The American Society of Clinical Oncology (ASCO) maintains that a multidisciplinary team (MDT) is the cornerstone of quality care, yet despite incentives and interest, little is known about how teams affect cancer delivery. At the 2016 Cancer Survivorship Symposium, Linda A. Jacobs, PhD, CRNP, described the process necessary to develop and implement multidisciplinary survivorship care into practice while identifying barriers to providing care.
“The ideal cancer care team should be providing care from diagnosis through the end of life,” said Dr Jacobs, Clinical Professor of Nursing and Director for the Development of Cancer Survivorship Clinical Programs, Research and Educational Initiatives, at the Abramson Cancer Center of the University of Pennsylvania. “Diagnosis and treatment, primary care, survivorship care, palliative care, and hospice should all be part of this package.”
As Dr Jacobs reported, the goals of medical team-based care are clear—to reduce mortality, improve patient management, improve quality, and improve value—and are accomplished through the cooperation of a team comprised of surgeons, radiation therapists, medical oncologists, nurse practitioners, and physician assistants.
“The demand for teams has grown in parallel with healthcare reform and the public’s expectations for improved quality and value,” said Dr Jacobs, who also noted the establishment of the patient-centered medical home and accountable care organizations as drivers of the MDT model.
What Makes Teamwork Effective?
Despite this demand, questions remain about the structural and hierarchical components of the ideal MDT.
“When we talk about multidisciplinary cancer care teams,” said Dr Jacobs, “I think it’s important to discuss MDT clinical decision-making. How does the team really work together?”
In 2011, a systematic review of quality-of-care management decisions by MDTs looked at clinical, technical, and social factors that affect the quality of clinical decision-making. Analysis determined that social factors affect management decision by cancer MDTs.
“In all of these studies,” said Dr Jacobs, “team decisions were made by physicians; nursing personnel did not have an active role on the teams, and patient preferences were not discussed. It’s clear that leadership skills training and systematic input from nursing personnel are needed.”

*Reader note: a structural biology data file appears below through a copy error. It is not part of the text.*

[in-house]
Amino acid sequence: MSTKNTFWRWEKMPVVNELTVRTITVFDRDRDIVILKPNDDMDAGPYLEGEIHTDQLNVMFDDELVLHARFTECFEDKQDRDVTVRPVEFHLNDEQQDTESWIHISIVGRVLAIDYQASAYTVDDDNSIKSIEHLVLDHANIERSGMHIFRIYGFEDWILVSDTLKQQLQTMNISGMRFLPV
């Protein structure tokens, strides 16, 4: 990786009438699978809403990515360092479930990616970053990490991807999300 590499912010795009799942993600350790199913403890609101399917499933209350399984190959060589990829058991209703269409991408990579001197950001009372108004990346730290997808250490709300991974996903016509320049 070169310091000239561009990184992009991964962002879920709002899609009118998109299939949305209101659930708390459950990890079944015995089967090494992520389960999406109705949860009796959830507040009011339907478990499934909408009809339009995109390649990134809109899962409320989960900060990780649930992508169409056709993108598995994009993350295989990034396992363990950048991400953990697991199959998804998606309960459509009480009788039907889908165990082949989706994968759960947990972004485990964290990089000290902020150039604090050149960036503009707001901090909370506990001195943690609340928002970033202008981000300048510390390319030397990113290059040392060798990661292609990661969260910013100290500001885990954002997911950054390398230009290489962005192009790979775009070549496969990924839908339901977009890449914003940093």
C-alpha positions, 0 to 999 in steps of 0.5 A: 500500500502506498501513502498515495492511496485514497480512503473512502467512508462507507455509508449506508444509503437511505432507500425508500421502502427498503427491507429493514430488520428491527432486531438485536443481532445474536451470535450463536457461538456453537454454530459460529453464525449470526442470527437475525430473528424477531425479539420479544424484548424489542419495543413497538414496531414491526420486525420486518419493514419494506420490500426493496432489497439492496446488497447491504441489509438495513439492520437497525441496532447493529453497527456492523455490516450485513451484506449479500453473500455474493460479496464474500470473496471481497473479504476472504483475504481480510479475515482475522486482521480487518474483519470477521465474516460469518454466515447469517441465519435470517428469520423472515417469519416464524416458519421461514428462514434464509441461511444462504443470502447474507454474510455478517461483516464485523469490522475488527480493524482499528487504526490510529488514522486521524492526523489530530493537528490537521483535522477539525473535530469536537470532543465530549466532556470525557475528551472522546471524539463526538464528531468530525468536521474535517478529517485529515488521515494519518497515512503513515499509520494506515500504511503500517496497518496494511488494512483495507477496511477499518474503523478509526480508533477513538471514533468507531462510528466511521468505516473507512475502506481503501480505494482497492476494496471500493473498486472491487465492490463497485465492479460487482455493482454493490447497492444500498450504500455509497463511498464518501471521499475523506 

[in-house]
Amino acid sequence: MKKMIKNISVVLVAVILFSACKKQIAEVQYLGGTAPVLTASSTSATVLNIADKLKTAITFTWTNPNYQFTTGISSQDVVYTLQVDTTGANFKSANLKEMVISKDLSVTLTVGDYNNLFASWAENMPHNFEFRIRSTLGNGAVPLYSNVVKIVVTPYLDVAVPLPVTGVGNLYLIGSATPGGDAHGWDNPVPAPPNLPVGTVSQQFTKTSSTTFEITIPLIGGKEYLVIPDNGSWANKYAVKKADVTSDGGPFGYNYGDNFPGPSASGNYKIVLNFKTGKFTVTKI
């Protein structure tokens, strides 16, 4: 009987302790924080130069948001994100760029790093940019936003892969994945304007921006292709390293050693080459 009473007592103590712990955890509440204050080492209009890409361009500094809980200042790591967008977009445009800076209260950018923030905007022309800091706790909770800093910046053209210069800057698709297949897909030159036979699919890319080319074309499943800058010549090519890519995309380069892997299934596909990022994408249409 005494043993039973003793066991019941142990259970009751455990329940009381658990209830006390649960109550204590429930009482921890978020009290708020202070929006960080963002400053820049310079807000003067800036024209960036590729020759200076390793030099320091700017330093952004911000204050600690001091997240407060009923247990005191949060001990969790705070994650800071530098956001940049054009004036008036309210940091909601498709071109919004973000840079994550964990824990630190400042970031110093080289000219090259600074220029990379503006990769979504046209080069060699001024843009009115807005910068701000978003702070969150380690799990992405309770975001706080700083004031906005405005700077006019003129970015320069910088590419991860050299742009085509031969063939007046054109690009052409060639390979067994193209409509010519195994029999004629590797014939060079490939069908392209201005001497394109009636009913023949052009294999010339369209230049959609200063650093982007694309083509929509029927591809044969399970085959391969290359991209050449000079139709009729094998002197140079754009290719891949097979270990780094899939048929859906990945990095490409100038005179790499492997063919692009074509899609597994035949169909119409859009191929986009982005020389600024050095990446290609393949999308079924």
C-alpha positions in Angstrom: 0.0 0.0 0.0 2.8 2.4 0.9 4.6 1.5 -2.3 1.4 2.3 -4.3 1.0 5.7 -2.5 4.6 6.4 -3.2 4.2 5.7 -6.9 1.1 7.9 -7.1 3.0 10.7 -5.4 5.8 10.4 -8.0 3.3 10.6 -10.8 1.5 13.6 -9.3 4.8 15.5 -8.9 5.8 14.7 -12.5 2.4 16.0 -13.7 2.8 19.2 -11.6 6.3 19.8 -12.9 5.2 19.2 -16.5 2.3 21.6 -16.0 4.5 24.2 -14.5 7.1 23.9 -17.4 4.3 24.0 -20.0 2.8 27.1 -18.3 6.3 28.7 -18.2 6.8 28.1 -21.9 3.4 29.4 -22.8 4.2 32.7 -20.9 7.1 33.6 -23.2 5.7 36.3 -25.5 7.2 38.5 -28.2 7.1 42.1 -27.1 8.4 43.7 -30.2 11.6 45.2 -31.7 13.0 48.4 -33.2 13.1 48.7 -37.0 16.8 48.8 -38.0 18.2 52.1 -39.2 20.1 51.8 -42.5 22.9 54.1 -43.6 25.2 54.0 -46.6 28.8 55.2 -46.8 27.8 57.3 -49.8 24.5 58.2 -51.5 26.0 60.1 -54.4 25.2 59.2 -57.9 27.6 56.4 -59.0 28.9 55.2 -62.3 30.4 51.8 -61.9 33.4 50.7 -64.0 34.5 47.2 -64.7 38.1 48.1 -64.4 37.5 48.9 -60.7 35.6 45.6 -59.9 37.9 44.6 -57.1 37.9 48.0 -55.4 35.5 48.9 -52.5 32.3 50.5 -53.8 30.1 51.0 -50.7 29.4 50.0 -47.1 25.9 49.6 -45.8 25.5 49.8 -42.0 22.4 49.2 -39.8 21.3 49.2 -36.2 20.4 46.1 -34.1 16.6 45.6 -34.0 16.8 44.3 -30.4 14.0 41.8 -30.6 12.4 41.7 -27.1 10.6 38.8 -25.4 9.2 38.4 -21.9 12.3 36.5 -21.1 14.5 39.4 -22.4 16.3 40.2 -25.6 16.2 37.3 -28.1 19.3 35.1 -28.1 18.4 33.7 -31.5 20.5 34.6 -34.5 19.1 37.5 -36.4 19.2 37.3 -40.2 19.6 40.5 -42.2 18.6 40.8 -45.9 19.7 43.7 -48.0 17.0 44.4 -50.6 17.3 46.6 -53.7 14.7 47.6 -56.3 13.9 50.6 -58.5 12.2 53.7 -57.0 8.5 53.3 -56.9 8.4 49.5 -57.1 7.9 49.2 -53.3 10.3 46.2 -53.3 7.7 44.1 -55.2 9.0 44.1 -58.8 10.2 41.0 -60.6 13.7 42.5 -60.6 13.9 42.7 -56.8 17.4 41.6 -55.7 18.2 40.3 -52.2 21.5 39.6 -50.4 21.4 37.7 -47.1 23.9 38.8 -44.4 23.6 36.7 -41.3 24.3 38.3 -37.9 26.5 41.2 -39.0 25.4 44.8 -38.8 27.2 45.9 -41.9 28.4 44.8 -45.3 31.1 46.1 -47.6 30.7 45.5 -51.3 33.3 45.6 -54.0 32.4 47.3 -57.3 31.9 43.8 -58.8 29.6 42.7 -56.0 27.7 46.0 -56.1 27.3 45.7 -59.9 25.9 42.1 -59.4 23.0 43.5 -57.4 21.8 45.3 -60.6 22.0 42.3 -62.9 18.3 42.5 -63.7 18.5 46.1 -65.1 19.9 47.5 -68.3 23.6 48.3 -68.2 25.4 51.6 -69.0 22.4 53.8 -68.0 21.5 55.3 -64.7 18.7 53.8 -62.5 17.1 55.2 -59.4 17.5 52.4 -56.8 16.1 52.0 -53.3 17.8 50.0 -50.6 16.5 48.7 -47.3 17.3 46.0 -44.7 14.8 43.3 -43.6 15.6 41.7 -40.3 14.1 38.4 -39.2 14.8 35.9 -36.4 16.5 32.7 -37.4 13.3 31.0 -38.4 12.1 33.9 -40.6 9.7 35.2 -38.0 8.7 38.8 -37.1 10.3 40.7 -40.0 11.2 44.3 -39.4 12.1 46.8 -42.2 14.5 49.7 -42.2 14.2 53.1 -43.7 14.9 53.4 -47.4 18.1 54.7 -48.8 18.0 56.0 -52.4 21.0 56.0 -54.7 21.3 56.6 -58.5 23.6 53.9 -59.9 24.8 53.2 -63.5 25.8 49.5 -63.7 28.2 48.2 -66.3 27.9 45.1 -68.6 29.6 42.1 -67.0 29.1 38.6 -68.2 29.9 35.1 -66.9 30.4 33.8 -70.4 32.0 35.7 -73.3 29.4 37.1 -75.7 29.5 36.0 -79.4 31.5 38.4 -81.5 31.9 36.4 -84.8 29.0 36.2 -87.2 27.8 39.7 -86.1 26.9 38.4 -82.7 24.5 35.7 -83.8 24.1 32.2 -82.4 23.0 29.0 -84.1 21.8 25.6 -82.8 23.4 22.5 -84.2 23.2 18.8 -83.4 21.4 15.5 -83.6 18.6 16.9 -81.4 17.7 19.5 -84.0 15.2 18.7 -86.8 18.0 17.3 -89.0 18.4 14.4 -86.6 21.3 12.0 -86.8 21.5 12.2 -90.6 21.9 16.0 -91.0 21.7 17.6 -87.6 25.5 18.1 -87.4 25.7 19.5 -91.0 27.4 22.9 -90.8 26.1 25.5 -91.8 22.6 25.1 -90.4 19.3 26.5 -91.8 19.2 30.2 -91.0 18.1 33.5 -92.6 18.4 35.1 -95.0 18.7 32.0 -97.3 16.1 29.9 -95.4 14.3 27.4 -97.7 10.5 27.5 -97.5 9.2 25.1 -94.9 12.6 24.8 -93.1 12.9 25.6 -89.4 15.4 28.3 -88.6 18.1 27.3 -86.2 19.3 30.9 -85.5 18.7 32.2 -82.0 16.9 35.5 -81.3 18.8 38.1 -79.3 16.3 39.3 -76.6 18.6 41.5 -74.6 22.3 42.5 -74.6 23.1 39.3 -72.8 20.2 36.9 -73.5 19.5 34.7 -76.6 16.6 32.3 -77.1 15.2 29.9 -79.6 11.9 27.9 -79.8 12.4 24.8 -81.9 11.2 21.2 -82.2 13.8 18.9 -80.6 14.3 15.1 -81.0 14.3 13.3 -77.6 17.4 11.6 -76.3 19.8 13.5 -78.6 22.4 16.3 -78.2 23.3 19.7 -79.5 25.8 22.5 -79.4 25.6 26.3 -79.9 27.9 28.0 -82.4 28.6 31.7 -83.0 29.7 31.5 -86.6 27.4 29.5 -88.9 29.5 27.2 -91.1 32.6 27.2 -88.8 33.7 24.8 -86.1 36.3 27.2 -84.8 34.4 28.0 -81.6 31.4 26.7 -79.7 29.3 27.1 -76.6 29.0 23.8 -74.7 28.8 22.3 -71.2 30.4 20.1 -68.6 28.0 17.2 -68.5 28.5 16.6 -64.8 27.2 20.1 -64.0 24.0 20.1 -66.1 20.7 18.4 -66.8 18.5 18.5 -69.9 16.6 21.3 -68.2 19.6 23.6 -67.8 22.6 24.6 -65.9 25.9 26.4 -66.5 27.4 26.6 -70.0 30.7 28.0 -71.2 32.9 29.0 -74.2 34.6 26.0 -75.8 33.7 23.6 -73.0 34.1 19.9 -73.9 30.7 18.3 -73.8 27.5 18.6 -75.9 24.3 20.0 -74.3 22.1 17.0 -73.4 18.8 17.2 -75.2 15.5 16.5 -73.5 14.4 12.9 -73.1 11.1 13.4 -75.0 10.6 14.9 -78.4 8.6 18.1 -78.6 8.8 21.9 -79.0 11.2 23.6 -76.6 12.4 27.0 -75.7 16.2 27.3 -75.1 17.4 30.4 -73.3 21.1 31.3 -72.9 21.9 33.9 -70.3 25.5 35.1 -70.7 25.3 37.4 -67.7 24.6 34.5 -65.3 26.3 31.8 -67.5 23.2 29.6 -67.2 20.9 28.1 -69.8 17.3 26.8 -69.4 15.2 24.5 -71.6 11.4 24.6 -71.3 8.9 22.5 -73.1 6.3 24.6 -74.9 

Significant work has been done to develop these reports, said Dr Jacobs, who cited the Institute of Medicine’s “From Cancer Patient to Survivor” (2006),
ASCO’s “Future of the Oncologist Workforce” (2006), and the Institute of Medicine’s “Oncology Workforce Report” (2009).
“There’s been progress since those meetings,” she said, “with an emphasis on changing traditional models, and integrating and expanding the role of advanced practice providers within collaborative/team-based care models.”
That being said, the operational elements of teamwork in cancer care have not been studied adequately.
“Studies continue to focus on the role of the oncologists versus primary care physician in survivorship care so we know what is preferred by patients,” said Dr Jacobs. “How teams affect cancer care delivery and, more importantly, the role that team members play in providing care need to be assessed.”
Ideal Components of Survivorship Care
According to Dr Jacobs, a model program would feature individualized risk-based follow-up that included the following: medical risk assessment; management of long-term and late effects; assessment of psychological, behavioral, and social functioning; lifestyle modification of unhealthy habits; and care coordination, either consultative or ongoing care.
“The teamwork should be occurring with all different oncology providers—primary care providers as well as specialty care providers,” said Dr Jacobs. “Patients should be referred when they need to go to endocrine, cardiology, counseling, or physical therapy.”
“For institutions that have an advanced practice provider or a nurse navigator,” she added, “those roles can be critical in guiding the patient through this process of referrals.”
More Questions Than Answers
Given the diversity of practice settings, Dr Jacobs stressed that a one-size-fits-all model fits no one, and yet, the community should still strive for consensus about what care should include. In addition, there are payment issues to consider, as well as the aforementioned lack of evidence on the impact of different models.
But perhaps the biggest barrier to multidisciplinary care is the limited oncology workforce. “It’s more eminent than not that we do something about it,” said Dr Jacobs, who concluded with more questions than answers.
“Who should provide care, what should survivorship care encompass, and when should survivorship-focused visits occur?” she asked. “We need adequate surveillance guidelines that everyone can follow.”